Online massage booking        Find us on Facebook    Google+    twitter RSS

Delayed Onset Muscle Soreness and Lactic Acid

Delayed Onset Muscle Soreness (DOMS) can happen at any time. However it usually occurs when people are just beginning an exercise program or when they are increasing their exercise workload/changing from one activity to another.

You’ve just begun a new exercise program in the gym or have taken up running. The following day the muscles you have been exercising are sore, achy and tired. This is Delayed Onset Muscle Soreness. The muscle discomfort and fatigue is commonly blamed on lactic acid build up by many athletes.

However this is a fallacy. Lactic acid is not the culprit for this muscle soreness.

Lactic Acid and ExerciseLactic acid is produced during high levels of activity when the oxygen requirements of the muscles are greater than can be supplied by the blood circulation system. In order for the body to produce the required energy, then the body begins another process, anaerobic metabolism, which does not require oxygen.

During the breakdown of glucose and carbohydrates, the cells of the body make ATP (adenosine triphosphate) which provides energy for most chemical reactions in the body. Lactic acid is a by-product of this reaction. Production of lactic acid is proportional to the amount of carbohydrates broken down to supply energy to the tissues.

Lactic acid has a bad reputation. When the body makes lactic acid, it splits into lactate ion (lactate) and hydrogen ion. The hydrogen ion (H+ acid) can interfere with electrical signals in the muscles and nerves, slows energy reactions and impairs muscle contractions. The burn felt during intense exercise is considered to be caused by hydrogen ion build-up. Lactate on the other hand is an extremely fast fuel. Whenever carbohydrates are used, a significant proportion is converted to lactate. This lactate is then used in the tissues as fuel or it is transported via the blood stream to other parts of the body that require energy.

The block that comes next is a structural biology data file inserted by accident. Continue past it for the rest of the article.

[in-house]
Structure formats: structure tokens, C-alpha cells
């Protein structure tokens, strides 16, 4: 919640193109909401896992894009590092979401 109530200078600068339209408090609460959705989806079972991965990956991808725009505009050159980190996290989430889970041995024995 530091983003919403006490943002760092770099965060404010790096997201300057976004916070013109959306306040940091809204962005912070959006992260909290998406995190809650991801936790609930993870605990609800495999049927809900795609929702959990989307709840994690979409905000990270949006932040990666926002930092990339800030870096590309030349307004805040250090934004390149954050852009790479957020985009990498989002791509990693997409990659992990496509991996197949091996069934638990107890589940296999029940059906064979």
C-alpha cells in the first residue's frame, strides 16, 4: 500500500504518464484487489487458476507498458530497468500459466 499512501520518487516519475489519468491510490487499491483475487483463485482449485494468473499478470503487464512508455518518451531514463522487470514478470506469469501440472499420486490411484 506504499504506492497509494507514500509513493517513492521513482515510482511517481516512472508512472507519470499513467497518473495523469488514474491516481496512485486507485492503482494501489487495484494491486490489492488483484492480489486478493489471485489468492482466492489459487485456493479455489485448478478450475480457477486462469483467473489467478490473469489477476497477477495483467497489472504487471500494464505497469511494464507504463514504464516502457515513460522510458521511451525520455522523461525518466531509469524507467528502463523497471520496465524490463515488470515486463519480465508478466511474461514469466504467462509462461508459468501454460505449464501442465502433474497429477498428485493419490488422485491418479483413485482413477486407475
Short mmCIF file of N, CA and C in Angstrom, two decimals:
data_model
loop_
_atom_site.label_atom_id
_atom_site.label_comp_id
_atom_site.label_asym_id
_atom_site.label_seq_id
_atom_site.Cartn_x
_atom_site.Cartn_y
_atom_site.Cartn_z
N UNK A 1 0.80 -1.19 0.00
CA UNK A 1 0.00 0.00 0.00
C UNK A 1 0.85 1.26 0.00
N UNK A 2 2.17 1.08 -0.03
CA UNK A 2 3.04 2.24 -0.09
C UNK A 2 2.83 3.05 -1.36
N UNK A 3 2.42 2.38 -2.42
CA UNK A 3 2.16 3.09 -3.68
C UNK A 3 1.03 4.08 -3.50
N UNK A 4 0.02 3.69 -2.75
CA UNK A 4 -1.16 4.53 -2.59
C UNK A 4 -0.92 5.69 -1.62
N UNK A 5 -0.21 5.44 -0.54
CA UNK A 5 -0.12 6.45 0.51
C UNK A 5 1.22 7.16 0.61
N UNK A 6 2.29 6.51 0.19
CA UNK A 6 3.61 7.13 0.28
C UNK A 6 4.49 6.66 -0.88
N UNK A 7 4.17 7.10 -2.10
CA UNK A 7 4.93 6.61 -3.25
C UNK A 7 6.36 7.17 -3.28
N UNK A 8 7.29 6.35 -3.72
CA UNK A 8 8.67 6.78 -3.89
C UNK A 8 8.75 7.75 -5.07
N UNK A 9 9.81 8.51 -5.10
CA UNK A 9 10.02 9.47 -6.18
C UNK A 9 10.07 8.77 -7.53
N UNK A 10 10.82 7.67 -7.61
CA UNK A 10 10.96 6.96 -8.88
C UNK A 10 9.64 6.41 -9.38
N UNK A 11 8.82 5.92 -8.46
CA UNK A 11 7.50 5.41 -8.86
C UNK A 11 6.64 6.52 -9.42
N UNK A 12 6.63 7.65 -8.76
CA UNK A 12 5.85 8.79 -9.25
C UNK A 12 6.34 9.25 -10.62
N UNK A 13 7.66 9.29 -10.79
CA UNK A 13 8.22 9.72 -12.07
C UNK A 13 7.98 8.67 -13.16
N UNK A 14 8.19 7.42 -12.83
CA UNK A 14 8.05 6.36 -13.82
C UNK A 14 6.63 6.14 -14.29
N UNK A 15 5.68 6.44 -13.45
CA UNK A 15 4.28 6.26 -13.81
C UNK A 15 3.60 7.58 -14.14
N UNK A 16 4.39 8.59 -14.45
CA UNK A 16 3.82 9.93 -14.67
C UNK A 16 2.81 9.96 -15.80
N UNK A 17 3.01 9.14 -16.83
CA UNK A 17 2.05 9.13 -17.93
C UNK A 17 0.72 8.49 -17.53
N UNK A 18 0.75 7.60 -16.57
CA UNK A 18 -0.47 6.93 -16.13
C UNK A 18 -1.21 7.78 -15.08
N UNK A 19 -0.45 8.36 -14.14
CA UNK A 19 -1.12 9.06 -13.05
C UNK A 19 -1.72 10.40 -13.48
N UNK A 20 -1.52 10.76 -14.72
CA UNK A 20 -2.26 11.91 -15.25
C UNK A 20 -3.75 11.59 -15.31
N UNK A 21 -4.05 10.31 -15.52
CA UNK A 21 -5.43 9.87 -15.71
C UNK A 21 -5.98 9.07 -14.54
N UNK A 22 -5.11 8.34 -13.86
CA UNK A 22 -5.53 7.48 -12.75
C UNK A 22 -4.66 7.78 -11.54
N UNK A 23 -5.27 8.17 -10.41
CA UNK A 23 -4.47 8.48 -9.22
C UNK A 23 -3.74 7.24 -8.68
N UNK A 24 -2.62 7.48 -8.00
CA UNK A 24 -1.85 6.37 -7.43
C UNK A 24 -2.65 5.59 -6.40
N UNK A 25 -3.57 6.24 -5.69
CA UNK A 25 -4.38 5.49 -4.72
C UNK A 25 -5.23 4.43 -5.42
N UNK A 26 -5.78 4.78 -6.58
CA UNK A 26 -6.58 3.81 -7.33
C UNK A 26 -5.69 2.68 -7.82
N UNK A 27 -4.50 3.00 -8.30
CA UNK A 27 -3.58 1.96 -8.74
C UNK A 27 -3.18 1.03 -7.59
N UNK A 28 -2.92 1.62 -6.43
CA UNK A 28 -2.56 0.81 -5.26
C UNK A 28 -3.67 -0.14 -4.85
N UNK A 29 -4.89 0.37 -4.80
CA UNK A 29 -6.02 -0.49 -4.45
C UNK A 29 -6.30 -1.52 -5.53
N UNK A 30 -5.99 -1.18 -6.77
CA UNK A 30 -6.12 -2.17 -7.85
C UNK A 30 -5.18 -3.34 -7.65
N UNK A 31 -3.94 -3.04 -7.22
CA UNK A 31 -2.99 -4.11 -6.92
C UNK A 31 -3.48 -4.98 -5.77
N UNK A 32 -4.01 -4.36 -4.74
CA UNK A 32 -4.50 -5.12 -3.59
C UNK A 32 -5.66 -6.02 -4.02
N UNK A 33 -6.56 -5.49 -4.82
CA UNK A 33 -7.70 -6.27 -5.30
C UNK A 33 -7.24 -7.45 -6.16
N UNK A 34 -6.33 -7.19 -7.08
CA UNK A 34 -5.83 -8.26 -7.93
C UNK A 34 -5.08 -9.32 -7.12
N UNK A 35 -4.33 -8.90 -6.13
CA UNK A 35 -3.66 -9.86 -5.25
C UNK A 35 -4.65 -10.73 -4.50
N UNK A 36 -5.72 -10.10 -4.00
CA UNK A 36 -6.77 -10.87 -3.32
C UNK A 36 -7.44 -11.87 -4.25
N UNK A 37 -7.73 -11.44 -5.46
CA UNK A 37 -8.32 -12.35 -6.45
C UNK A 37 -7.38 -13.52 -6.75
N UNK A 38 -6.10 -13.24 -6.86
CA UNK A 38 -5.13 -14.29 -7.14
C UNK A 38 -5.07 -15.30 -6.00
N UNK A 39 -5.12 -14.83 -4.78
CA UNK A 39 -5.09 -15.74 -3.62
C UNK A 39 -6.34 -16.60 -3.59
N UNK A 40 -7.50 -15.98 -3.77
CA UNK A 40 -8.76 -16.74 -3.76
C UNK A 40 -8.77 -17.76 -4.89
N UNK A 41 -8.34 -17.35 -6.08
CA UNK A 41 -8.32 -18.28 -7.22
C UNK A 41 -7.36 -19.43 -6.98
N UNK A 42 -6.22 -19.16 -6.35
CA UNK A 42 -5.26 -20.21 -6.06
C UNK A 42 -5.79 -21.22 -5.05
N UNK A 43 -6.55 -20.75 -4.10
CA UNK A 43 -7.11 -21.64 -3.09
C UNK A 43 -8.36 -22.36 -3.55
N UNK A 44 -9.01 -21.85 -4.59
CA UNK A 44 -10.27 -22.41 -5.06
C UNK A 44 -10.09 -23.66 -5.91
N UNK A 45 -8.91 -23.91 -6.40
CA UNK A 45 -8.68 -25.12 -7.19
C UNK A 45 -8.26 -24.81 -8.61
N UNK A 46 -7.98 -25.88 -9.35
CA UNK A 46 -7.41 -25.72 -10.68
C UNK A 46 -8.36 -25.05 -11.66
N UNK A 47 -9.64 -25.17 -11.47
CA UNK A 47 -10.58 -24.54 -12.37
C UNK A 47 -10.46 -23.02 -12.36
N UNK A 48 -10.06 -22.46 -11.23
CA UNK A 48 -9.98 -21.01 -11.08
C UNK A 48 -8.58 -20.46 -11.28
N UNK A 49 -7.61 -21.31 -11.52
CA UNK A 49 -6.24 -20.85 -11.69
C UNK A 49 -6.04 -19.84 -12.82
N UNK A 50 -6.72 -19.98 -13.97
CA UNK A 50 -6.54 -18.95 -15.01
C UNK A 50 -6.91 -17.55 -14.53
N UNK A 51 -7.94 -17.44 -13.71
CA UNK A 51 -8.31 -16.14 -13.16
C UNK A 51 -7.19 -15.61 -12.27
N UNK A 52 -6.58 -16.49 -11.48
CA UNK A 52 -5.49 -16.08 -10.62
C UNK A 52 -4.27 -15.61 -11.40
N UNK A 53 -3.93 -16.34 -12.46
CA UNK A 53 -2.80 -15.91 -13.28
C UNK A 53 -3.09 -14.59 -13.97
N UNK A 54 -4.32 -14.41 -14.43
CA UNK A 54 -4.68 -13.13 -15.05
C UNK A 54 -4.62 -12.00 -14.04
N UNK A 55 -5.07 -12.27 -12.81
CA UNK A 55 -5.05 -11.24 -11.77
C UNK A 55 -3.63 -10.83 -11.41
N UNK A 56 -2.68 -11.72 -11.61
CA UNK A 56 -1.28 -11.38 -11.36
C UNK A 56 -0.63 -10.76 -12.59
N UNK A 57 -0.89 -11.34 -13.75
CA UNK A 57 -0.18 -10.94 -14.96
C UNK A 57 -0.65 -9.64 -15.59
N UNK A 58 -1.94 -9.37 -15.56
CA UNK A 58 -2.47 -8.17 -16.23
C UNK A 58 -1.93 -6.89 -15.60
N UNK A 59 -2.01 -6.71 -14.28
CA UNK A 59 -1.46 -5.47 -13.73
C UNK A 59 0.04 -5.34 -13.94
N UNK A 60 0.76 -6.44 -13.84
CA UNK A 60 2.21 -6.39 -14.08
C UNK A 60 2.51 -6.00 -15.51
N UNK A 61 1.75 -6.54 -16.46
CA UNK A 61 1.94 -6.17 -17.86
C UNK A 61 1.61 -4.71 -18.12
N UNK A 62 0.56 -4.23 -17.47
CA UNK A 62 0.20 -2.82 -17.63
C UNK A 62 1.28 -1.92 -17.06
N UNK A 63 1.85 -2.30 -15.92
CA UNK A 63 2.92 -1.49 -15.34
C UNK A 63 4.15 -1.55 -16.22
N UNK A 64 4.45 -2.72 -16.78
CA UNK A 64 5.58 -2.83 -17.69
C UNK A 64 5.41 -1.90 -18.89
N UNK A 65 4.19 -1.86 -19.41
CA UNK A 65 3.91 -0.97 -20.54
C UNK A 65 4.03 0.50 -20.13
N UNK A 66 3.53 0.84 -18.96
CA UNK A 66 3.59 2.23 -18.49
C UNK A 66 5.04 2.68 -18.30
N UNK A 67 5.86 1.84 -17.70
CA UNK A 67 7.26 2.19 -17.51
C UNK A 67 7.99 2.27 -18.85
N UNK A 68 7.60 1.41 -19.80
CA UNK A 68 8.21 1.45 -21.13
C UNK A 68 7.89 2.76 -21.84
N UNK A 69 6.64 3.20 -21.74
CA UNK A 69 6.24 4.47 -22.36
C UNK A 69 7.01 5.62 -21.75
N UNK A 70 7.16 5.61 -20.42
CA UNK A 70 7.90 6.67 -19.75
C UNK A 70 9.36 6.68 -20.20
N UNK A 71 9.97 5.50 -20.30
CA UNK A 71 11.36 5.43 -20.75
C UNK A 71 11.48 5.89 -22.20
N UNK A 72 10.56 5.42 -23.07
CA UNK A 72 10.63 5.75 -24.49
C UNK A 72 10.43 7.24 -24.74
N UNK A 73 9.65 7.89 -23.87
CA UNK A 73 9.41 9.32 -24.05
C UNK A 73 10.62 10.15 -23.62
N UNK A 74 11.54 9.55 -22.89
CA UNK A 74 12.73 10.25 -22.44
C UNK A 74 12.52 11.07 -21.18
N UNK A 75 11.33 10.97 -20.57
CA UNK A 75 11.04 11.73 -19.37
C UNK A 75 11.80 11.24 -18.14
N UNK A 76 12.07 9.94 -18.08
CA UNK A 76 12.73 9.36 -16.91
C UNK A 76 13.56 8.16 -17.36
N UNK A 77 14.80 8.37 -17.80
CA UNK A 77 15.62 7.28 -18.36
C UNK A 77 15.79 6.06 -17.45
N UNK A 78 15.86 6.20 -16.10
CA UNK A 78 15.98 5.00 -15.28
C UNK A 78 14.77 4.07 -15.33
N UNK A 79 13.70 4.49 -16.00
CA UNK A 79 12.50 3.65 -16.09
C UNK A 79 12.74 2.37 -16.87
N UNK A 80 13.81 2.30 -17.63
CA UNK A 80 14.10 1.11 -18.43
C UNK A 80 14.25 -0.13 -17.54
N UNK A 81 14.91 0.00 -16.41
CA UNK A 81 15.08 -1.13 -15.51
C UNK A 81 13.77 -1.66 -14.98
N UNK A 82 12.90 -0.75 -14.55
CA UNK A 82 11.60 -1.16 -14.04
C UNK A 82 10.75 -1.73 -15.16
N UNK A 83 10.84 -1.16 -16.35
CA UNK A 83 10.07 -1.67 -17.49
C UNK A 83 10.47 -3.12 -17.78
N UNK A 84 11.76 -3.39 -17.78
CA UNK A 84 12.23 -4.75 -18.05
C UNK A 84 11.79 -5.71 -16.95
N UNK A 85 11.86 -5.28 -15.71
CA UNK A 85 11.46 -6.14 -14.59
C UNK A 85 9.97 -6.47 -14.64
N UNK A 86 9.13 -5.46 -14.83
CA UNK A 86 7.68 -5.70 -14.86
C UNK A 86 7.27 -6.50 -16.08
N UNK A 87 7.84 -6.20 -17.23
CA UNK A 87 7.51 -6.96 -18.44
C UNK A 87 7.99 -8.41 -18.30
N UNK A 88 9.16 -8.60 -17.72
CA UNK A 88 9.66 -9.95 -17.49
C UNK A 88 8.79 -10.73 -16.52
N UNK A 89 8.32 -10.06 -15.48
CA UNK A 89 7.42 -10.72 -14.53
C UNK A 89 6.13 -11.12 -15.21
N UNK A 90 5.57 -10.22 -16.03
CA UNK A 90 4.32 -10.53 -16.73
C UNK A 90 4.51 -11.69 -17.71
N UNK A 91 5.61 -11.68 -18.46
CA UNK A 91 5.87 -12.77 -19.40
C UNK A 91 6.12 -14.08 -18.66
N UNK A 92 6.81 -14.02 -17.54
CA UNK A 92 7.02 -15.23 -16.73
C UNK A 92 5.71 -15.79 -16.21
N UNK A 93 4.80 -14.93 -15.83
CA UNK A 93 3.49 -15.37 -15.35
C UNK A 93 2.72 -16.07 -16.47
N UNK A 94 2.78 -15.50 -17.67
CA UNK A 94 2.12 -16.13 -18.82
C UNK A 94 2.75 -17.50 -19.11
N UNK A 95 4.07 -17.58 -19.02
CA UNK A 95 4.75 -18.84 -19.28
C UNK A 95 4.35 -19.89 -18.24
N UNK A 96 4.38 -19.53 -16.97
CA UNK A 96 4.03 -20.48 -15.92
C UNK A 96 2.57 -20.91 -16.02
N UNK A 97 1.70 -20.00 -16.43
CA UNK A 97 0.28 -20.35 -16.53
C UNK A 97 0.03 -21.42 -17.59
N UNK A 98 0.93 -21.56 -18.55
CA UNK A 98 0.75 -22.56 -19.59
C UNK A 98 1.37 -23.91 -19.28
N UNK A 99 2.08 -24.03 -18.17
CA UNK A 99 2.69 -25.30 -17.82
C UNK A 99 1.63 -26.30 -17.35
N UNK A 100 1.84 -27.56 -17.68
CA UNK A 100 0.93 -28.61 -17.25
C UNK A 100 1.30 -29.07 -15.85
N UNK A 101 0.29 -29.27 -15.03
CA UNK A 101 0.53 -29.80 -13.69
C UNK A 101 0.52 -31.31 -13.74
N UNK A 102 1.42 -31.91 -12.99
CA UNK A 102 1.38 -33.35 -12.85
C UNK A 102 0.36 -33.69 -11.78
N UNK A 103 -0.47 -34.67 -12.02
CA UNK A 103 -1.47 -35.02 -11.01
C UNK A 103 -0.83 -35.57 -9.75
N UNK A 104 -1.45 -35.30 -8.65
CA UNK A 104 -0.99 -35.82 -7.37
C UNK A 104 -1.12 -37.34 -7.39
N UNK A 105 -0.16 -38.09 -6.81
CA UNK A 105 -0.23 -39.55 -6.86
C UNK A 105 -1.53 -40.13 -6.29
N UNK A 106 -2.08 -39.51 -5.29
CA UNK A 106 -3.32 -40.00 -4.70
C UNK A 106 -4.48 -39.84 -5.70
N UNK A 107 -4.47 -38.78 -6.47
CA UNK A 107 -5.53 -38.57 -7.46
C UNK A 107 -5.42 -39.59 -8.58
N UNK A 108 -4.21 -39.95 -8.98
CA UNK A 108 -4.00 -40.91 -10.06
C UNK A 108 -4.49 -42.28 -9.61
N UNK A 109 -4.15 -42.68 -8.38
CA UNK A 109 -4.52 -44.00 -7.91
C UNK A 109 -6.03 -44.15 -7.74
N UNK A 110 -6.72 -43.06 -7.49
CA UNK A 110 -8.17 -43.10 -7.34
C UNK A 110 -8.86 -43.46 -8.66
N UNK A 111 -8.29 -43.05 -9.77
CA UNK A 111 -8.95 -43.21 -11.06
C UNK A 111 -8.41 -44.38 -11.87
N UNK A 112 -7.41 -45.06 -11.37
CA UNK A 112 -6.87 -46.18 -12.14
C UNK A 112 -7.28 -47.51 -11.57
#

Rapid use of carbohydrates for energy production during intense exercise accelerates lactic acid production. Temporarily lactic acid builds up in the muscles and blood, causing the familiar muscle burning sensations. If the intensity of the exercise is reduced then the rate of lactate used for energy soon catches up with the rate of lactate production.

Delayed Onset Muscle Soreness (DOMS)
Lactic acid is responsible for the burning muscles during exercise and this is why many suspect it to be responsible for soreness 24-36 hours after intense exercise. However, lactic acid is completely flushed out of muscles within 30-60 minutes of finishing intense exercise. Getting rid of lactic acid is not an issue.
There are no abnormal levels of lactic acid in the tissues or blood when the dreaded DOMS strikes.

Research indicates that DOMS is more likely caused by localised damage to the muscle fibres membranes, the connective tissue and the contractile elements – namely micro trauma to the muscle fibres.

Over the 24 hours post intense exercise, the damaged muscles become sore and inflamed. Chemical irritants are released from damaged tissue, triggering pain receptors. In addition to the injured muscle fibres, there is an increase in blood flow causing a swelling of the muscle tissues which again may stimulate pain receptors. In the morning following the exercise, the muscle fibres are fatigued, have microscopic tears and are inflamed.

The muscle nerve supply perceives this as an abnormal state and sends pain messages to the pain.

Ibuprofen Gels
Some people resort to using topical ibuprofen gels to deal with the muscle soreness post exercise. However, a 2010 research study (1) has determined that these offer no benefits in the form of pain relief.

  
In the study over 100 participants completed reps of elbow and knee flexion exercises designed to eccentrically contract the relevant muscles. 36 hours after the exercise then the participants were asked to apply either a topical ibuprofen gel or a placebo to the affected muscles. Evaluations of soreness were taken at various times after the application of the gel. The researchers found no differences between the placebo or the active ibuprofen gel in the treatment of soreness after an unaccustomed gym exercise.